Saharawis protest Morocco’s greenwashing

Saharawi civil society voices concern over Morocco's gigaplans for renewable energy in occupied Western Sahara during COP28 climate summit and to UN special rapporteur. 

12 December 2023

PHOTO: Ahmedna Abdi M'barek, the only Saharawi to have attended this year's climate summit.

For two weeks, the UN climate summit in Dubai has taken place without formal representation of the Saharawi people.

Morocco is actively using the UNFCCC and international climate mechanisms to legitimise and obtain support for its illegal occupation of the larger part of Western Sahara. While its invasion has pushed half of the Saharawi people into refugee camps located in a climate disaster-prone area, Morocco's reluctance to solve the conflict has furthermore left the Saharawis excluded from negotiations and mechanisms to cope with the risks they face. This was underlined by climate change specialist Nick Brooks to Western Sahara Resource Watch. 

Only one Saharawi was able to attend the climate summit this year, jurist Ahmedna Abdi M'barek, member of the civil society group Sahrawi Ecosocial Network. His accreditation to access the summit was facilitated by a European non-governmental organisation.

«Morocco’s energy projects in the occupied territory have not obtained the consent from the Saharawi people and are used to maintain and increase the theft of the natural resources of the territory», stated Ahmedna Abdi M'barek.

M'barek has attended a COP before, and has now on two occasions observed how Morocco shows bad faith in the climate talks by embellishing the illegal occupation. He was able to address this concern with a handful of representatives from various member states.

«The problem remains, that UNFCCC is practically legitimising the occupation by allowing Morocco to report on its projects in occupied territory», M'barek says.

M’barek is part of a campaign by a network of young Saharawis who have been engaged in raising awareness of the unjust situation that Western Sahara is facing when the UN's climate body allows for such practices.

«Our network reflects a growing interest among the Saharawi youth, committed to the cause and to highlight the dirty greenwashing practices of Morocco and its corporate partners», M’barek states.

His group also published a video by one the leading Saharawi human rights defenders from occupied territory, Ghalia Djimi. «This is an appeal to those attending and organizing COP28», Djimi stated. «I ask you to support the Saharawi people».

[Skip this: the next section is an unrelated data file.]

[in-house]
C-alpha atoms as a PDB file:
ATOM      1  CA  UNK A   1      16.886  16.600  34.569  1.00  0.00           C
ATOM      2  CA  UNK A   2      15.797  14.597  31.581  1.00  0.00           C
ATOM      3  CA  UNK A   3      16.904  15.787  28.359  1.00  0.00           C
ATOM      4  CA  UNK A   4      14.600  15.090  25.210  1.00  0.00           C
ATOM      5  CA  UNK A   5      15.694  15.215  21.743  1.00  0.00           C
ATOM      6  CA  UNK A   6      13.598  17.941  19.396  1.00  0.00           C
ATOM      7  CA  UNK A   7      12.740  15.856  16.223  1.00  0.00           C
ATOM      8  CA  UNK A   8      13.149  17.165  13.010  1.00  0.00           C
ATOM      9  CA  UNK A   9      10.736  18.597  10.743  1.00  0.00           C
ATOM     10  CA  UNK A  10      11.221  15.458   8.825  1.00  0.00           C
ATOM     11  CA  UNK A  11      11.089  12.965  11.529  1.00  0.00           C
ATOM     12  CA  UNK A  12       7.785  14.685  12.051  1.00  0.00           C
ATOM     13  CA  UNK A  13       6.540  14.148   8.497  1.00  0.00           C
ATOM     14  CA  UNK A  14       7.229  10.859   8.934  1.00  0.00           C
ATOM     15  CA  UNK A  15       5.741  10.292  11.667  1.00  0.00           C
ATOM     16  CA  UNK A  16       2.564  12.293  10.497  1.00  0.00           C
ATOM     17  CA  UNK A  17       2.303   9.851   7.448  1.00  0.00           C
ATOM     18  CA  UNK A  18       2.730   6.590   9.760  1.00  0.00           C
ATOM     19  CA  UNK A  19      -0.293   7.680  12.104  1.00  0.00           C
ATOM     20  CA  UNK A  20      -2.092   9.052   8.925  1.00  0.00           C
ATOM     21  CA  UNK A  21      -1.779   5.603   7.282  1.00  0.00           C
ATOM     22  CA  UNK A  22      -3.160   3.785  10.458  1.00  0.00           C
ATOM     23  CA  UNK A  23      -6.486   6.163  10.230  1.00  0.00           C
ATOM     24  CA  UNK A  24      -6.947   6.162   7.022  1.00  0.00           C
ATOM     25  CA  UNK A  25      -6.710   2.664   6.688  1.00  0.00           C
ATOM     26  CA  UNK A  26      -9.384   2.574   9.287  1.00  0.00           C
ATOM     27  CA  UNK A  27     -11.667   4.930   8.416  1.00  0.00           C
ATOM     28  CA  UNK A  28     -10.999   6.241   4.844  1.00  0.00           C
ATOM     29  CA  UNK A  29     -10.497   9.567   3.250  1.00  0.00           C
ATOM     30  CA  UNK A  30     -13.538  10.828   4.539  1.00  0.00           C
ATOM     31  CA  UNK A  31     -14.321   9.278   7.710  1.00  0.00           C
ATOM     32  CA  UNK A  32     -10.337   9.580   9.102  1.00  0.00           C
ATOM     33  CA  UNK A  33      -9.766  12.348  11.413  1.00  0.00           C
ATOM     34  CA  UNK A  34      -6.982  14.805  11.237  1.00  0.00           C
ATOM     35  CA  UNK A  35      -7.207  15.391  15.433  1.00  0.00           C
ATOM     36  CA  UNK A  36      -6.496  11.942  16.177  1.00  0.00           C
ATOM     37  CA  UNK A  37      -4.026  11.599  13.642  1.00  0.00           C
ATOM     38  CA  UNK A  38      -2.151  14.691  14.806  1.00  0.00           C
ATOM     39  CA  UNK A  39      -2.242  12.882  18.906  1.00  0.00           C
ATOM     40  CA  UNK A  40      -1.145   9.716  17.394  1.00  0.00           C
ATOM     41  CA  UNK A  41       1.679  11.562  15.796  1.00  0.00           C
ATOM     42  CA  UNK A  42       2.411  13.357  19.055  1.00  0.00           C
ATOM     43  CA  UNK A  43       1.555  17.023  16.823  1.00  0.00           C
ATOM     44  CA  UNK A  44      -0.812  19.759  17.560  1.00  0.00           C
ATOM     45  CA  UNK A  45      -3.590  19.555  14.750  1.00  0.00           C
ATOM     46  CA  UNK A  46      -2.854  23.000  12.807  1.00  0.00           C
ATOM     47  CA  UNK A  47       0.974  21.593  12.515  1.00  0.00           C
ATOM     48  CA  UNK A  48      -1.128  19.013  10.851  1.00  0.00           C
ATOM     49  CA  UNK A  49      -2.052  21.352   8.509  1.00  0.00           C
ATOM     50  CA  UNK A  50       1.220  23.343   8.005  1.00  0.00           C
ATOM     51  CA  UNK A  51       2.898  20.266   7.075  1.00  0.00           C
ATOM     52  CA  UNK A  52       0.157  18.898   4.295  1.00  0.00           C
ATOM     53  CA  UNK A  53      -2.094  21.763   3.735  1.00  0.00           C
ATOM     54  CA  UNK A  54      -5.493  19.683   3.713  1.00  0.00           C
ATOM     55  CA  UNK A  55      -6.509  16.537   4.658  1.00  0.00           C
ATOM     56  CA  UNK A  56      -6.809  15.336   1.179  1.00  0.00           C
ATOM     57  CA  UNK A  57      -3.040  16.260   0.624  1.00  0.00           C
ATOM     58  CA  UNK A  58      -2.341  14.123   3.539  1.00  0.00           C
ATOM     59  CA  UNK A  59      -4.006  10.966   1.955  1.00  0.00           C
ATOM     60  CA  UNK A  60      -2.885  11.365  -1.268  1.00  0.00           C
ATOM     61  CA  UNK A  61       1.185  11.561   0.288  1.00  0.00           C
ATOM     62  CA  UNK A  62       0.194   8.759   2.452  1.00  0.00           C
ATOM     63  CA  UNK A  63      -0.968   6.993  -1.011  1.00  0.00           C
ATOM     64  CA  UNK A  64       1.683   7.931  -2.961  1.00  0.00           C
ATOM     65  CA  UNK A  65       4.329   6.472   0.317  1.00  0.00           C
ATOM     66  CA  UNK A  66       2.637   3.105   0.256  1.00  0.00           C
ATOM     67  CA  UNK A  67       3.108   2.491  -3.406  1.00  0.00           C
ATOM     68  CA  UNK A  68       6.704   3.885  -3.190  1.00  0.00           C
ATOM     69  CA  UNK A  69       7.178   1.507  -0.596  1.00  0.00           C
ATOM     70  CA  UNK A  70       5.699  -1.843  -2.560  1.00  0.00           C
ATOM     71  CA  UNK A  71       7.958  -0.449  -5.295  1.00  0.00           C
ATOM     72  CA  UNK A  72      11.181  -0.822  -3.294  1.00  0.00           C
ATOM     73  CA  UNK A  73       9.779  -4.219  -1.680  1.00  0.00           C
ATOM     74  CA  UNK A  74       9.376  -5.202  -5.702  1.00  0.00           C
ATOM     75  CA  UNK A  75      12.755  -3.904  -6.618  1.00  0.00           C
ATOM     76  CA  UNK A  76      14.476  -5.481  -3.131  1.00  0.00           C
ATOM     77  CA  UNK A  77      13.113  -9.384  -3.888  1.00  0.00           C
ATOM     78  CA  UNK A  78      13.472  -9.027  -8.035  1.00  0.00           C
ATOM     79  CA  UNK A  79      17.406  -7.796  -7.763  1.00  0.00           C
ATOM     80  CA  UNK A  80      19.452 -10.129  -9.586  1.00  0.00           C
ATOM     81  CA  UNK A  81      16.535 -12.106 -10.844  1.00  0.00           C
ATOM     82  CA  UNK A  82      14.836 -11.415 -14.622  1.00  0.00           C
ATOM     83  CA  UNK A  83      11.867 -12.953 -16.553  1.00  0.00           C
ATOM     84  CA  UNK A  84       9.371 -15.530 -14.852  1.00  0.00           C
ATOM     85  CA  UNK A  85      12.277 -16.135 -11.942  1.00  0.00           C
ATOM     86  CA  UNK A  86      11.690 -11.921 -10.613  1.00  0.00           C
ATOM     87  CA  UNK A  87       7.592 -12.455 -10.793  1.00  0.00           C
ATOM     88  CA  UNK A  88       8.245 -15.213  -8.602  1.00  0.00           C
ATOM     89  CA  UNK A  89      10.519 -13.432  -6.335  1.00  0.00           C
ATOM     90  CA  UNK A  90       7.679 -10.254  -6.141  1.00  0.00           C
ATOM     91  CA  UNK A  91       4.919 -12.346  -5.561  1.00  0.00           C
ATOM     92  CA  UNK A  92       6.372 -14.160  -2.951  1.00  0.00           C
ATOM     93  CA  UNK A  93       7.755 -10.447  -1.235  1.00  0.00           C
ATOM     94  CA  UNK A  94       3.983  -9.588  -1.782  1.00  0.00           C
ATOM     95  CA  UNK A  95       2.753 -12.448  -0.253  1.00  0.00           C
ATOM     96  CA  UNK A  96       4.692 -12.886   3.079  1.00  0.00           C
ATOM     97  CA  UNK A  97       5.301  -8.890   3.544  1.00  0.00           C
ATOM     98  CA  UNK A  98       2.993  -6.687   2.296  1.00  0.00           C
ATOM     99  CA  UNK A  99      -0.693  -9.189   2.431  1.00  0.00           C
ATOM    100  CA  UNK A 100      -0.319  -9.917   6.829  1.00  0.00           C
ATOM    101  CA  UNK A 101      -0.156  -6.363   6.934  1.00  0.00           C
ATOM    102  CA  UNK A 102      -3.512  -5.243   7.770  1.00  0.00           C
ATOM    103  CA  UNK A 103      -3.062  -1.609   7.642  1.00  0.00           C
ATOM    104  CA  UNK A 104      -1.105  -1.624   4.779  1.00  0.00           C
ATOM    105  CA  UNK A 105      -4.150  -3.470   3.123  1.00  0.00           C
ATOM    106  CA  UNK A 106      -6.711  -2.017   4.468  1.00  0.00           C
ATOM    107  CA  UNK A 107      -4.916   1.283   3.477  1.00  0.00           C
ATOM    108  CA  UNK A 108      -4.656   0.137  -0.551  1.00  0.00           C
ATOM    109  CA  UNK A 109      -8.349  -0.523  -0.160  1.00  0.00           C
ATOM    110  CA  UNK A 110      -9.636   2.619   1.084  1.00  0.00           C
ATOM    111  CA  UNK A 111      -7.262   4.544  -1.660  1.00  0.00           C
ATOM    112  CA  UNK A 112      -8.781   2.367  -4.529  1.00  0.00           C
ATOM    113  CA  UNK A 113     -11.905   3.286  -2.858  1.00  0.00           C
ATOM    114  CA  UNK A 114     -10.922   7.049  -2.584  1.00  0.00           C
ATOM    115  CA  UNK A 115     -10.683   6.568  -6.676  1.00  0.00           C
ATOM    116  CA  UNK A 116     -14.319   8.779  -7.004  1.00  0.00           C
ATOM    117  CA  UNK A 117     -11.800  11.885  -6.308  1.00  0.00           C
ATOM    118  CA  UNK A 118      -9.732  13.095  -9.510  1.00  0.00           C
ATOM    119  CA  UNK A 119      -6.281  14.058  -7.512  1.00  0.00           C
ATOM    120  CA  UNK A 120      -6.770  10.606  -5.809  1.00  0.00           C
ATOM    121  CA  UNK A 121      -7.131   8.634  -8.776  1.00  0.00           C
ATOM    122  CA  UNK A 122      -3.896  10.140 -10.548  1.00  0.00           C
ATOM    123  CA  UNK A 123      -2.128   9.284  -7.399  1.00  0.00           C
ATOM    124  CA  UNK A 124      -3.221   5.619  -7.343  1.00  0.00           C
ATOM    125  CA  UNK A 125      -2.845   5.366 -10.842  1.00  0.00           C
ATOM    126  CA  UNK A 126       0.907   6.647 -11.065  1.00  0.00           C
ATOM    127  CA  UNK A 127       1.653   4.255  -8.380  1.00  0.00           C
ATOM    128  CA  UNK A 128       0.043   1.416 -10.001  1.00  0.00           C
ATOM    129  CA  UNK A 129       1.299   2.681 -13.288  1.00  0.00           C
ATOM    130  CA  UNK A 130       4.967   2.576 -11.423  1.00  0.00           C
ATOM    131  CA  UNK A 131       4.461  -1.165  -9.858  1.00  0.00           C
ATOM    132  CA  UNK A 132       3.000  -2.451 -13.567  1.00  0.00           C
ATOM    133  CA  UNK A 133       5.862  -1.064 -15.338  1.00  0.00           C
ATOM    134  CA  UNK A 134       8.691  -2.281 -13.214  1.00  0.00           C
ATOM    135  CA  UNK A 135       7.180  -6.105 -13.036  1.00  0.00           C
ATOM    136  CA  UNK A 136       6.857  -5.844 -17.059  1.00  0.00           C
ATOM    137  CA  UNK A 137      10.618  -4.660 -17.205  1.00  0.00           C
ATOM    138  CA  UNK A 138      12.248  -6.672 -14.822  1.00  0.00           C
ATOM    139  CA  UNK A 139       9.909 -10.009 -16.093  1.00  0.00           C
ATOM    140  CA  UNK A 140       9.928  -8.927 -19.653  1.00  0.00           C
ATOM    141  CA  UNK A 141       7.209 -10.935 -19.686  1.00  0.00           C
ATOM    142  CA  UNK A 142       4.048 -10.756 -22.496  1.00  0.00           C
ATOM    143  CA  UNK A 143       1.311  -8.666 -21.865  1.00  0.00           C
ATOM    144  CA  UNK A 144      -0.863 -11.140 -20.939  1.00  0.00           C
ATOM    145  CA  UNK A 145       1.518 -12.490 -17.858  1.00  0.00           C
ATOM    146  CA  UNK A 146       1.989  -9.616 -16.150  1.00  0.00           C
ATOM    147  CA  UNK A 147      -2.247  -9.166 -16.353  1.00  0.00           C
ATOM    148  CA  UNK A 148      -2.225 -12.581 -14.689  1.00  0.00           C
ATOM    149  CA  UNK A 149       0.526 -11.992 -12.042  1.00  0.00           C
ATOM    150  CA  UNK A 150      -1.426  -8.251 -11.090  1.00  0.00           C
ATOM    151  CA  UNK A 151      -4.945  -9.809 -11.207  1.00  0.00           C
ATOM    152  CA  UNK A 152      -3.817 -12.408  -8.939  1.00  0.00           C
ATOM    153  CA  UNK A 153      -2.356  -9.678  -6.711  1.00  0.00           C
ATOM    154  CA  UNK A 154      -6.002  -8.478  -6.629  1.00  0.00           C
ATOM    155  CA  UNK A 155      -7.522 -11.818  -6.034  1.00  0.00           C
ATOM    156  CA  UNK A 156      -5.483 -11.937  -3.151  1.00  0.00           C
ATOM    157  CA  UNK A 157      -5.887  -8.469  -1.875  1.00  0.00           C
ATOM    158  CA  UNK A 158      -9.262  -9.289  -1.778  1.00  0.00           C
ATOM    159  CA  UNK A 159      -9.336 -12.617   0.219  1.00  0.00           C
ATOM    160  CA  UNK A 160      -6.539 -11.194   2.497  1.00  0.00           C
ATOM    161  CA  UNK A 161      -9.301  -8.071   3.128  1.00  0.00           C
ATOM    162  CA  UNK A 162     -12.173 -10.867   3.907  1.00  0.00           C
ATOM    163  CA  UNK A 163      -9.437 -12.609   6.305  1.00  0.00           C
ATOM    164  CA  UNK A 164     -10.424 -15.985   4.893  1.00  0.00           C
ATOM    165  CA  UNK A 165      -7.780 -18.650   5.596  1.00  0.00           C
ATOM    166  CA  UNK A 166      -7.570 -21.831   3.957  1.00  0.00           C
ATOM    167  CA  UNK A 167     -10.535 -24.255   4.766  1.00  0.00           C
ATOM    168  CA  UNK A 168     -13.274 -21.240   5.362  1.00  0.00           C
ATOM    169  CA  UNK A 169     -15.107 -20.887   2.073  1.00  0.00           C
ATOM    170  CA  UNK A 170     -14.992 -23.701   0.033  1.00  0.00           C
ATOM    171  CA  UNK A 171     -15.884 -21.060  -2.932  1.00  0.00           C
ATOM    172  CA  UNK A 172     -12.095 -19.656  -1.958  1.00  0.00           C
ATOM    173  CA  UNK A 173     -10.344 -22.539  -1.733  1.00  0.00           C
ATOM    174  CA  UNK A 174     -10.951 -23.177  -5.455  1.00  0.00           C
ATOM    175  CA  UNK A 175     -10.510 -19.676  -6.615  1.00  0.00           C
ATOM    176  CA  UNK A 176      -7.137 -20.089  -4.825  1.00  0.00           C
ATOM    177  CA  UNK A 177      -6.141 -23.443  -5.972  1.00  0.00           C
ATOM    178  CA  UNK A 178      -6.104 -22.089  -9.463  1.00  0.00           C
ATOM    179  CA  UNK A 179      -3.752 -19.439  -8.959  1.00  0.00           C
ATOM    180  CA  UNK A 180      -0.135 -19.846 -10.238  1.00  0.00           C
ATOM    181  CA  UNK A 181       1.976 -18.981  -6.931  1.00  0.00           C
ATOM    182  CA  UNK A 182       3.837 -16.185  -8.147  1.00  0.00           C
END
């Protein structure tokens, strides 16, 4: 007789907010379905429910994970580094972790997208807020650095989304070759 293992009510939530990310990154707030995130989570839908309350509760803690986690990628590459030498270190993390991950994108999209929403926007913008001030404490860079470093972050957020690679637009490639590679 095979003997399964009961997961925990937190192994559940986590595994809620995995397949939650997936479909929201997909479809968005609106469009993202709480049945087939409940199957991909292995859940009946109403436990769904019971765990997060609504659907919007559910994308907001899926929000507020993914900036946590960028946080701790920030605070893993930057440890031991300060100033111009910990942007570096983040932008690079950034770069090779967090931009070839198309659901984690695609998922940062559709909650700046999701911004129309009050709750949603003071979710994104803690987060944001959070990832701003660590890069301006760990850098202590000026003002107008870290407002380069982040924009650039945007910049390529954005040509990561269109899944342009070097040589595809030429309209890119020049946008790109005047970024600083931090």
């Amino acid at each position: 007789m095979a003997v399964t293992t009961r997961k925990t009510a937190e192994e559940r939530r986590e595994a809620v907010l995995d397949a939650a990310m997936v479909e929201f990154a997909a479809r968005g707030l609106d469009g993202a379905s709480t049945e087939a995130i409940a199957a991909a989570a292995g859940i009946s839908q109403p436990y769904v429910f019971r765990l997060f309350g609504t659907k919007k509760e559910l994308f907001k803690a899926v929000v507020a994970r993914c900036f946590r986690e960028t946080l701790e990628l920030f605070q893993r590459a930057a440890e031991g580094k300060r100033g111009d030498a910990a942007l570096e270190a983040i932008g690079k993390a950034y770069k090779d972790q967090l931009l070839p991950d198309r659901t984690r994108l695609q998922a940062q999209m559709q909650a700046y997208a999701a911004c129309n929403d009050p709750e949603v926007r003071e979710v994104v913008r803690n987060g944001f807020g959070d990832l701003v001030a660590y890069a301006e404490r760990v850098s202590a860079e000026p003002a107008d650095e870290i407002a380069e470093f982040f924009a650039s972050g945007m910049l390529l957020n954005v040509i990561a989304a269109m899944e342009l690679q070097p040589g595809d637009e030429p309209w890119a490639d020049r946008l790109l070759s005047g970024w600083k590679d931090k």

Coinciding with COP28's kick-off on 30 November 2023, Saharawi groups responded to an open invitation from the Special Rapporteur on the promotion and protection of human rights in the context of climate change, Mr Ian Fry, submitting a report about projects and companies present in the renewable sector with the Moroccan government on the occupied territory. 

The joint submission was sent in by 15 Saharawi organisations and some Spanish solidarity associations.

«The framework on Business and Human Rights is used to greenwash projects run on occupied land and the occupation itself, signed with the government of the Western Sahara’s neighbouring country, Morocco», the organisations wrote.

The report specifically names controversial projects in the occupied territory undertaken by companies such as Enel, Siemens Gamesa, General Electric, Voltalia and Engie.

The COP28 in Dubai is the fourth time Saharawis take part – or try to take part – in the COP. This year’s participant M’Barek also took part in COP27 in Cairo, together with a compatriot. COP26 in Glasgow 2021 was attended by activist Asria Taleb. In COP22 in 2016 in Marrakech, the vice-president of the Panafrican parliament, Saharawi representative Suelma Beirouk, was expelled from Morocco upon landing in the country, inspite of being properly accredited.


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